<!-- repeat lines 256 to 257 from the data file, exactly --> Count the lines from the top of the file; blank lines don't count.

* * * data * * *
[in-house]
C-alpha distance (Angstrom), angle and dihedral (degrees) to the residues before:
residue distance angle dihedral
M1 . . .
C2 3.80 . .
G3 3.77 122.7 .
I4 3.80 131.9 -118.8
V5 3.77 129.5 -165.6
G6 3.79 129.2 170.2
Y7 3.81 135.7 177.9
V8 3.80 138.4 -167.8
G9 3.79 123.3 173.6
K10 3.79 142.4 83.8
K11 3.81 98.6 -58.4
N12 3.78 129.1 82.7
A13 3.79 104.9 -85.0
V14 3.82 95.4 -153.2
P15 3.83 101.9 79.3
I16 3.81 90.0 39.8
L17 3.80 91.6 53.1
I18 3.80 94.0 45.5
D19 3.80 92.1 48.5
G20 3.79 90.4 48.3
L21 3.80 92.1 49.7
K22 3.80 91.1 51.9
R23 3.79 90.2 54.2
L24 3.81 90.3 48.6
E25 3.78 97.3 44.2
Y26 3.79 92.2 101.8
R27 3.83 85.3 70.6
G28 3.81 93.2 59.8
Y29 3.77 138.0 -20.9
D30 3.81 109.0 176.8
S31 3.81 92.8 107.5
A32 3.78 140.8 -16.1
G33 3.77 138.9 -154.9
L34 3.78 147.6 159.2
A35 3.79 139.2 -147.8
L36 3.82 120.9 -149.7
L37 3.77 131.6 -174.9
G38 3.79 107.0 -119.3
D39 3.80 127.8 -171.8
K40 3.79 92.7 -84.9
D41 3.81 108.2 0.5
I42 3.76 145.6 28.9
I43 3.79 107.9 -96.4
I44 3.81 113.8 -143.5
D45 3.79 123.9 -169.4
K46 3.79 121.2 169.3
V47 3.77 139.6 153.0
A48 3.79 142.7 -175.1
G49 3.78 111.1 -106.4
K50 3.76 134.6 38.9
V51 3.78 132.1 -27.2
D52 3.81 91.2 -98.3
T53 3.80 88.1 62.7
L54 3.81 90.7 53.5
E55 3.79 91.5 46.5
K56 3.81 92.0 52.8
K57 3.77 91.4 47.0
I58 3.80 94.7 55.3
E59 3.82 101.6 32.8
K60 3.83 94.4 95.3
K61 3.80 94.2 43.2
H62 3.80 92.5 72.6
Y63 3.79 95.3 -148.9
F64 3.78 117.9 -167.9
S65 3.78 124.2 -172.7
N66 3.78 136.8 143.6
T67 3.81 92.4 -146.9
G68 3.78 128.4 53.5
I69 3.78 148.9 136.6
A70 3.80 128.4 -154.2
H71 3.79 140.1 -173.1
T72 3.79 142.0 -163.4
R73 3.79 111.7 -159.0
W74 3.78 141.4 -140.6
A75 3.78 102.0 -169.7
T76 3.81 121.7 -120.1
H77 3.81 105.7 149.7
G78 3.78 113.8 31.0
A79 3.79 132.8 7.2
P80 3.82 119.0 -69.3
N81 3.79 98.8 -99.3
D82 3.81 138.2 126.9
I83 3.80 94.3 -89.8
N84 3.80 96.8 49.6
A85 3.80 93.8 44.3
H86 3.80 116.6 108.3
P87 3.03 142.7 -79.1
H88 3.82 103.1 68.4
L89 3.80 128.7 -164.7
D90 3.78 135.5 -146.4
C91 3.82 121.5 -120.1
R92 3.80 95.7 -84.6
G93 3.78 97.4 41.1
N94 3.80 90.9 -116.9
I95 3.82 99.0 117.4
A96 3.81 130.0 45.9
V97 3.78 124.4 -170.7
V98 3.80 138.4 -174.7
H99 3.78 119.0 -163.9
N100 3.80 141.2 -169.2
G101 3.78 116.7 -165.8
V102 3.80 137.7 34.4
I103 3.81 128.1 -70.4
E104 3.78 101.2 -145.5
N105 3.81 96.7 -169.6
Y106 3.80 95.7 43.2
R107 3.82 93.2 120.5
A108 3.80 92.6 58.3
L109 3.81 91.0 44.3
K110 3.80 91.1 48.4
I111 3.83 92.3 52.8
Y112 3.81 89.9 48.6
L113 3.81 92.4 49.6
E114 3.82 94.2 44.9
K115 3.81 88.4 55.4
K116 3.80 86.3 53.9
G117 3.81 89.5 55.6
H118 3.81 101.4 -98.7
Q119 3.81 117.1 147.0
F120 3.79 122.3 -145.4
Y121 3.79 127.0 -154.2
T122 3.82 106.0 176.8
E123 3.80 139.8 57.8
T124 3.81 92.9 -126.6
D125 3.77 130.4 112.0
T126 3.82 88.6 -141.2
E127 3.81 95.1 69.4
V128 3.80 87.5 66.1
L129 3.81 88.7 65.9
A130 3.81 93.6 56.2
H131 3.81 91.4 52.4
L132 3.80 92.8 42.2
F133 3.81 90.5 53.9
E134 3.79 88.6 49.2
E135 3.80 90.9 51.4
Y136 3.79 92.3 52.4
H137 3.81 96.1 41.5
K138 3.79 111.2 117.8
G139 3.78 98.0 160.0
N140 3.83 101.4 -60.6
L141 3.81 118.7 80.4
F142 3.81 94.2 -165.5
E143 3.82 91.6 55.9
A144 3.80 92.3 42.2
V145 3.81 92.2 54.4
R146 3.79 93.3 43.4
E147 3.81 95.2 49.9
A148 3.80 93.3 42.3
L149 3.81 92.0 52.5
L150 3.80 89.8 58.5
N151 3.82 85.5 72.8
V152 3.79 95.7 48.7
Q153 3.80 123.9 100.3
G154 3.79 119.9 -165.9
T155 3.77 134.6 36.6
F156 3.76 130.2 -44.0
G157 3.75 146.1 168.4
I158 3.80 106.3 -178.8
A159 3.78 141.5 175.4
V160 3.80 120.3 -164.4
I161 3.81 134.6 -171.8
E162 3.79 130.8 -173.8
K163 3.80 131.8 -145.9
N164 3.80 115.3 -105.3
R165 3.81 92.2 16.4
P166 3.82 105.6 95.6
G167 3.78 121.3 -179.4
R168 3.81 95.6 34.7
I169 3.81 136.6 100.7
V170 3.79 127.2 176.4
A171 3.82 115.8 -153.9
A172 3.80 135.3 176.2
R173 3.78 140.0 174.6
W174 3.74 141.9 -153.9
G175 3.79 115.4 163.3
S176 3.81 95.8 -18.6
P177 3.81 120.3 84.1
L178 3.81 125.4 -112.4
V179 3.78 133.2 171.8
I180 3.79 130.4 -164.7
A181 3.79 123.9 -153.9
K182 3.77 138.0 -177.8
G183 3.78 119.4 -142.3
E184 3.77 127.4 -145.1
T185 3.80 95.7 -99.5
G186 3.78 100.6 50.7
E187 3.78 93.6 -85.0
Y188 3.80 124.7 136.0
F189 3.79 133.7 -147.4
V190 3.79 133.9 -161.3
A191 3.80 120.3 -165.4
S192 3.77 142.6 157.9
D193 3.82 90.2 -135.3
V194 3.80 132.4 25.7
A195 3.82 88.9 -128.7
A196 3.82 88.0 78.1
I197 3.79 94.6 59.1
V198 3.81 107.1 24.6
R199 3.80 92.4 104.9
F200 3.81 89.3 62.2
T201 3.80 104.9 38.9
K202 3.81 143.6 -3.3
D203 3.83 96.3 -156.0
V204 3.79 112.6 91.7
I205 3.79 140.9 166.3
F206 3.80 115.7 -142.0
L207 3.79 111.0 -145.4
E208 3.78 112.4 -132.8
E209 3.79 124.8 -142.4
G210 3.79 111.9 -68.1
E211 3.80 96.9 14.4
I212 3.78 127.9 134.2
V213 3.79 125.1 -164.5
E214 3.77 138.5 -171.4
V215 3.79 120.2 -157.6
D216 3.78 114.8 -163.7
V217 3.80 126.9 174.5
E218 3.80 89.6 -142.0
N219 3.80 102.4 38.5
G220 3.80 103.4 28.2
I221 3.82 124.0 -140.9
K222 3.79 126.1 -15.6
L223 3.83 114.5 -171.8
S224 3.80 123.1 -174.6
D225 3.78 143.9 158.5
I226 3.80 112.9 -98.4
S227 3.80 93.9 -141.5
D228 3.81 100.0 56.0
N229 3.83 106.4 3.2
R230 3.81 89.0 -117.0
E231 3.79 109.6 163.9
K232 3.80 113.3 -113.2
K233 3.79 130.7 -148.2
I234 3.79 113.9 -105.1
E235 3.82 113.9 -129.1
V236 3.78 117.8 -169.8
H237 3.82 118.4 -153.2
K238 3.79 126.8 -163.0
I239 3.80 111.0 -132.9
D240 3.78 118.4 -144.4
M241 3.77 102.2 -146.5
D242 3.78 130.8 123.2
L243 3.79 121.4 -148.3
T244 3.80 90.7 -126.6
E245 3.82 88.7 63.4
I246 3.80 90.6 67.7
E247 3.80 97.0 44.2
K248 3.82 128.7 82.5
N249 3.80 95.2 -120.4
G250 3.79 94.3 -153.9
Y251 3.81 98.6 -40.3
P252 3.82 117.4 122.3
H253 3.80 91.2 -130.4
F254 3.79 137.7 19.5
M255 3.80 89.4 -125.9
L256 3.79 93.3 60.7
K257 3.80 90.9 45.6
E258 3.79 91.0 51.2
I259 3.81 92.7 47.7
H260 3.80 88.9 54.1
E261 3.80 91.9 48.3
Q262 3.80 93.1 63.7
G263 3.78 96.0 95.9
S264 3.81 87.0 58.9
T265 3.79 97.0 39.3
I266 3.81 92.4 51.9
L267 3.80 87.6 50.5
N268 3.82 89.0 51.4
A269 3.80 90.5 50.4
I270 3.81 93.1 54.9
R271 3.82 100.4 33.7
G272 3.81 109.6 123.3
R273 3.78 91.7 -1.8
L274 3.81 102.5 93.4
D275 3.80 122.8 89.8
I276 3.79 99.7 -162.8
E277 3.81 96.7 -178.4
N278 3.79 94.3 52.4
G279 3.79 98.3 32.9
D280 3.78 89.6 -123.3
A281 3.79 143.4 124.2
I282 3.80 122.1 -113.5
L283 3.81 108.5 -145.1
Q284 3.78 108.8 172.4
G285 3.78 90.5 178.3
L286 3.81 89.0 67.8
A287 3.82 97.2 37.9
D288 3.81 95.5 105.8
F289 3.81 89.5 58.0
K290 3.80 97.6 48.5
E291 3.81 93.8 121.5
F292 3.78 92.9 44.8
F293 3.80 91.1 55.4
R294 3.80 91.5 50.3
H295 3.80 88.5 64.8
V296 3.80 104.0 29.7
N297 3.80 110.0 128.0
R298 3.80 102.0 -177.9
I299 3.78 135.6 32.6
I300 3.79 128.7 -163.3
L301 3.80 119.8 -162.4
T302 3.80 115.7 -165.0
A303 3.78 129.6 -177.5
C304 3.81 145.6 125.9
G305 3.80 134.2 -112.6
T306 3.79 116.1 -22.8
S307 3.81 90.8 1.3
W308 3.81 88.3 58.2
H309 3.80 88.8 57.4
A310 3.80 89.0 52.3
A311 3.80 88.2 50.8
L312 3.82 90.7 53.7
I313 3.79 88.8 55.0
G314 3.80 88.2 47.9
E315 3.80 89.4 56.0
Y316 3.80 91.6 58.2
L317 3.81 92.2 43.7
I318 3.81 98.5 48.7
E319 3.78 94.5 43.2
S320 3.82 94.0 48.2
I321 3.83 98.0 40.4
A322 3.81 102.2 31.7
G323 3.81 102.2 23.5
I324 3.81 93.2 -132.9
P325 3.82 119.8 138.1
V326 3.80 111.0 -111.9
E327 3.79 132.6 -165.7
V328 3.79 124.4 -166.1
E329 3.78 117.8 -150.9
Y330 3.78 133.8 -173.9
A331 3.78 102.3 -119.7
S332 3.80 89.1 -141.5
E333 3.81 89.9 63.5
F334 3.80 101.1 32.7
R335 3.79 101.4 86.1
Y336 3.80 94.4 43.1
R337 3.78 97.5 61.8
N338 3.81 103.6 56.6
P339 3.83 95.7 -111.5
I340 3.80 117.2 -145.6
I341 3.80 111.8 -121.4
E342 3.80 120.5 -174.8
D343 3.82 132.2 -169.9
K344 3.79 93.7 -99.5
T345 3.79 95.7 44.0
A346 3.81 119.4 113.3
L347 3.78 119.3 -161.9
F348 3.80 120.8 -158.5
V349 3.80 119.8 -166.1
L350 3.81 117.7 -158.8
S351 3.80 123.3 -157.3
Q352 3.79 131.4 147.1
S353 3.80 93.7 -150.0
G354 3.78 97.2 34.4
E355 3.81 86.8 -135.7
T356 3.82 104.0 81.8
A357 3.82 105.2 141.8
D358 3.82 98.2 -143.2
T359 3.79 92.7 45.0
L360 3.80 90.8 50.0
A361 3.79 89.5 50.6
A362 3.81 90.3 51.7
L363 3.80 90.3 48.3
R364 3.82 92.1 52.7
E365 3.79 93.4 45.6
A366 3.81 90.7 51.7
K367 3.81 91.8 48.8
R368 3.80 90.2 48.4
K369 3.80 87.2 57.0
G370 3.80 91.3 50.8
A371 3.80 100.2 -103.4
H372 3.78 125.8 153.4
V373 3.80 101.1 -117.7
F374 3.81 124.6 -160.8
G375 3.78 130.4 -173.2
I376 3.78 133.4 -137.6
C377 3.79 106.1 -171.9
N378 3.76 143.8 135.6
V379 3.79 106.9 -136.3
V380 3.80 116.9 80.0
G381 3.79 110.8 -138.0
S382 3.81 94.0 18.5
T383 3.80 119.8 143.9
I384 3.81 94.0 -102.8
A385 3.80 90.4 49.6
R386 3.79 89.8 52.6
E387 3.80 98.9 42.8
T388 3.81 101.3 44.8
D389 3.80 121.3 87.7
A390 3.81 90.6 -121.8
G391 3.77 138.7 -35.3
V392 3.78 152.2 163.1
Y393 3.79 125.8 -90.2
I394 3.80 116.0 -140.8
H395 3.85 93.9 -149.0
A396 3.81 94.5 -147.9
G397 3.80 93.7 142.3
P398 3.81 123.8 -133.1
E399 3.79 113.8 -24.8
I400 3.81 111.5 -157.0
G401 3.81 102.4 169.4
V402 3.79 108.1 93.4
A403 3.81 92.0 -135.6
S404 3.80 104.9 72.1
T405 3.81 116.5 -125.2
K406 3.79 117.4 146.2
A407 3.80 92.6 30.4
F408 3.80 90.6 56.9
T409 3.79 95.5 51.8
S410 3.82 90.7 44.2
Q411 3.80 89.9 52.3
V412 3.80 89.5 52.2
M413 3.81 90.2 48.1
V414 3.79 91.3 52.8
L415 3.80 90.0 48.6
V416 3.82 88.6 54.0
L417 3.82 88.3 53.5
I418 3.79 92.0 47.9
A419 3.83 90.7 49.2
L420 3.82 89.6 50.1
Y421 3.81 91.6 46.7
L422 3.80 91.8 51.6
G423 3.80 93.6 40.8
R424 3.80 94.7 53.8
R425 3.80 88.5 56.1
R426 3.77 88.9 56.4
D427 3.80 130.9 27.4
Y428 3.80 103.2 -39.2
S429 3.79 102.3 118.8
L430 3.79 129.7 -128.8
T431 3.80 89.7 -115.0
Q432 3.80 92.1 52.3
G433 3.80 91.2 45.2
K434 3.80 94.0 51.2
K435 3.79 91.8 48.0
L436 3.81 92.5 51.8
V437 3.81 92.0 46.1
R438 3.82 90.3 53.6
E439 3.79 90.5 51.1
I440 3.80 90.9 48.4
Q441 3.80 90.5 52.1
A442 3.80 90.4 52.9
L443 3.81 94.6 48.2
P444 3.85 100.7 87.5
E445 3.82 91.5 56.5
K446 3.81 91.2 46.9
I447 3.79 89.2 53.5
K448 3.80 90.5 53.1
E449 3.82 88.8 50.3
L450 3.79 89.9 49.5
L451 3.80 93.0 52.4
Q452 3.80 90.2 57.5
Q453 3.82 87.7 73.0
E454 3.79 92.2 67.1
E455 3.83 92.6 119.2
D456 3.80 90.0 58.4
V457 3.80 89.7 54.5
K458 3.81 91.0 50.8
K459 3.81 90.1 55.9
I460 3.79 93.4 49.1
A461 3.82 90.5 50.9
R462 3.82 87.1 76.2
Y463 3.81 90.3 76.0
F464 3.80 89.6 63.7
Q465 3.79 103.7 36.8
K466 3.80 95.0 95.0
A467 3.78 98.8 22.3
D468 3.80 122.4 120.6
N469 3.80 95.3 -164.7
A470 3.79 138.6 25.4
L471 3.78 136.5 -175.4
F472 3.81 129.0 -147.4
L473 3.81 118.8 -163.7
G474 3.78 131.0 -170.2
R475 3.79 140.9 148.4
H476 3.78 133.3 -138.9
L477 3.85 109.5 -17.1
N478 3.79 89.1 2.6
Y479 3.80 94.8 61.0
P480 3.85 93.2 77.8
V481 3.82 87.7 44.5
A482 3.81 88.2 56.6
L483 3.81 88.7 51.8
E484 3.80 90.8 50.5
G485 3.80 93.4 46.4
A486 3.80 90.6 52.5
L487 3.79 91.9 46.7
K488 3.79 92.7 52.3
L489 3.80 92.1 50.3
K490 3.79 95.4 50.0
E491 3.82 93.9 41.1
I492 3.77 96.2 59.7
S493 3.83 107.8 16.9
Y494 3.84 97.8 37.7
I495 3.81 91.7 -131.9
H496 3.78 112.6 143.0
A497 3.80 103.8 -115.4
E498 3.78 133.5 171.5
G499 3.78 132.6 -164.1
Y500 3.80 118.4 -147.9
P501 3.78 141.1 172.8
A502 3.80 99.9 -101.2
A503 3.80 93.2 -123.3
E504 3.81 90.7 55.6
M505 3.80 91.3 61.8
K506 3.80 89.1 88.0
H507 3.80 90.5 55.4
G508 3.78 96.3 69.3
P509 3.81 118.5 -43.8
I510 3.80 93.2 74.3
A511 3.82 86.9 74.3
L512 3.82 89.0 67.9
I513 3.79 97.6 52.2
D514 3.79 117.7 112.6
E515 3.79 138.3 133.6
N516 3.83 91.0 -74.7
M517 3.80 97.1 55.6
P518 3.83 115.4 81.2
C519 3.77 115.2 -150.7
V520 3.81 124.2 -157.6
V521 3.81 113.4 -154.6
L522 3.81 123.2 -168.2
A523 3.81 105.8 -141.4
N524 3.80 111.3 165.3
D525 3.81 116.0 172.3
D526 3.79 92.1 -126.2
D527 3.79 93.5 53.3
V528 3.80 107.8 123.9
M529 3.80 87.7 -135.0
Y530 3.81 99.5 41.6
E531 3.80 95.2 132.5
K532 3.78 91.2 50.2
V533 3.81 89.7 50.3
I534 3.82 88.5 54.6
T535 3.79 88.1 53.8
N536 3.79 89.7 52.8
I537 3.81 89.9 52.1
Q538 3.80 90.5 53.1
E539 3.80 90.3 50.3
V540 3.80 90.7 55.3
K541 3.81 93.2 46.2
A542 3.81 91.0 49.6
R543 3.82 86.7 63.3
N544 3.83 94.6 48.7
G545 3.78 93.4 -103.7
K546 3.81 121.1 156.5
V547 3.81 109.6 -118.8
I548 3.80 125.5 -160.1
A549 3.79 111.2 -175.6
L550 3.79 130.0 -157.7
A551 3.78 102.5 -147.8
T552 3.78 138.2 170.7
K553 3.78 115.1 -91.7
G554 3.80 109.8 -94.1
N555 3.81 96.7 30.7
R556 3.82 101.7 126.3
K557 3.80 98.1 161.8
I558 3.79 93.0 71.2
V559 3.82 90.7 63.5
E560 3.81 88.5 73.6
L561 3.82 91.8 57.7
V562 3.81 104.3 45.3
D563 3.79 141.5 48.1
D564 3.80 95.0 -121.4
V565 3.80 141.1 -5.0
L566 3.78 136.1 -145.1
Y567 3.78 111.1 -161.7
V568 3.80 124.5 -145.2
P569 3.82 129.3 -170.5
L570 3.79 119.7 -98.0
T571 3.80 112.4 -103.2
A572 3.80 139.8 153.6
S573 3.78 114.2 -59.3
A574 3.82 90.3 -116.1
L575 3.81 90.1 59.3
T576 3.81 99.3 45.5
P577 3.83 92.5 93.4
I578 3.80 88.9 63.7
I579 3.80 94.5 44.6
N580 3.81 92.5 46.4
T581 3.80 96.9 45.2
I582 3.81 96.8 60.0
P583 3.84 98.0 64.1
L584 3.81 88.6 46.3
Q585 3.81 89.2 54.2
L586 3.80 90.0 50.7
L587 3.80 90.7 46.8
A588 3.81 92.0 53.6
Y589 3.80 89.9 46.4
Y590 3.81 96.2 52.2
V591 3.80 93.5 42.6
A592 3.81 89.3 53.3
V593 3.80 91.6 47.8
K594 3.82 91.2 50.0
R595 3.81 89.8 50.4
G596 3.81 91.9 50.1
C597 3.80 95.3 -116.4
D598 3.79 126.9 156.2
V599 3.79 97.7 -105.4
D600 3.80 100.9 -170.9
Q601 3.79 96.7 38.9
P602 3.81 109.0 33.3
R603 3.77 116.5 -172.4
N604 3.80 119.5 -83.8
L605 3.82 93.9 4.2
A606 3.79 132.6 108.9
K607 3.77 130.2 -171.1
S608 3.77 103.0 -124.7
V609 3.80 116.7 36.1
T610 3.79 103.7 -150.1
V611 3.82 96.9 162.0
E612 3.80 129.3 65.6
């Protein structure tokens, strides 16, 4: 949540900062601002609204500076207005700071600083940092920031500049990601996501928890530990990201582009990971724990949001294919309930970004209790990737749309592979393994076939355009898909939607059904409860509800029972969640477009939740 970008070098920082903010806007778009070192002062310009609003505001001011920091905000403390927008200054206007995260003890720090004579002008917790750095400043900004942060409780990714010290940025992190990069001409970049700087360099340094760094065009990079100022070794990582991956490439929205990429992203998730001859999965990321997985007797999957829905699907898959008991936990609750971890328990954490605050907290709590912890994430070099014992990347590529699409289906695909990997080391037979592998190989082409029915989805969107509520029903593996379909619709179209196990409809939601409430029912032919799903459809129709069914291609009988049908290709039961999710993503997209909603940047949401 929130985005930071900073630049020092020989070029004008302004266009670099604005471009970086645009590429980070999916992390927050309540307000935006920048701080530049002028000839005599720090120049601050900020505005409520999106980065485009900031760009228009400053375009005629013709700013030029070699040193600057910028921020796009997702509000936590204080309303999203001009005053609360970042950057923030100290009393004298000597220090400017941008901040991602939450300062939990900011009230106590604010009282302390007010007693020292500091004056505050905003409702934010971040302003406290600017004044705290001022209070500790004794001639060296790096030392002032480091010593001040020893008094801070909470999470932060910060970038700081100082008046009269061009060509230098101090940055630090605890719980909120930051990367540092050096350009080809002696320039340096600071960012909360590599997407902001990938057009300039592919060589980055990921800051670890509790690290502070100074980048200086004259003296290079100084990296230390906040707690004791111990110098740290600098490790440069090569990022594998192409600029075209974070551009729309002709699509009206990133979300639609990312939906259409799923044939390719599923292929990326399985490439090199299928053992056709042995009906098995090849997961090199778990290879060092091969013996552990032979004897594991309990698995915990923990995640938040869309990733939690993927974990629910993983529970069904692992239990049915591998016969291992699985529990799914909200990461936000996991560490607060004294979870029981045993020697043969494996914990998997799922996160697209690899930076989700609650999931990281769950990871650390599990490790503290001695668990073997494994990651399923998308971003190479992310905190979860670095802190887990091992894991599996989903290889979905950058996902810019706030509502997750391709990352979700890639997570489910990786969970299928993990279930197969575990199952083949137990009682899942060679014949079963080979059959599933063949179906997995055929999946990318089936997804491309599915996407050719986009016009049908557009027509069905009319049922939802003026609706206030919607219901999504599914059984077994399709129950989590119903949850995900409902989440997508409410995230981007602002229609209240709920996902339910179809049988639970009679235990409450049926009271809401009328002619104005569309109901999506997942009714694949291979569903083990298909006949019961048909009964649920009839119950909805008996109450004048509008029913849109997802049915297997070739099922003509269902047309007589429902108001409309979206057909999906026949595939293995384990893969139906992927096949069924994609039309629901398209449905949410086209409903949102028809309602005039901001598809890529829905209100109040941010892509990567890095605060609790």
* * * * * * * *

H253 3.80 91.2 -130.4
F254 3.79 137.7 19.5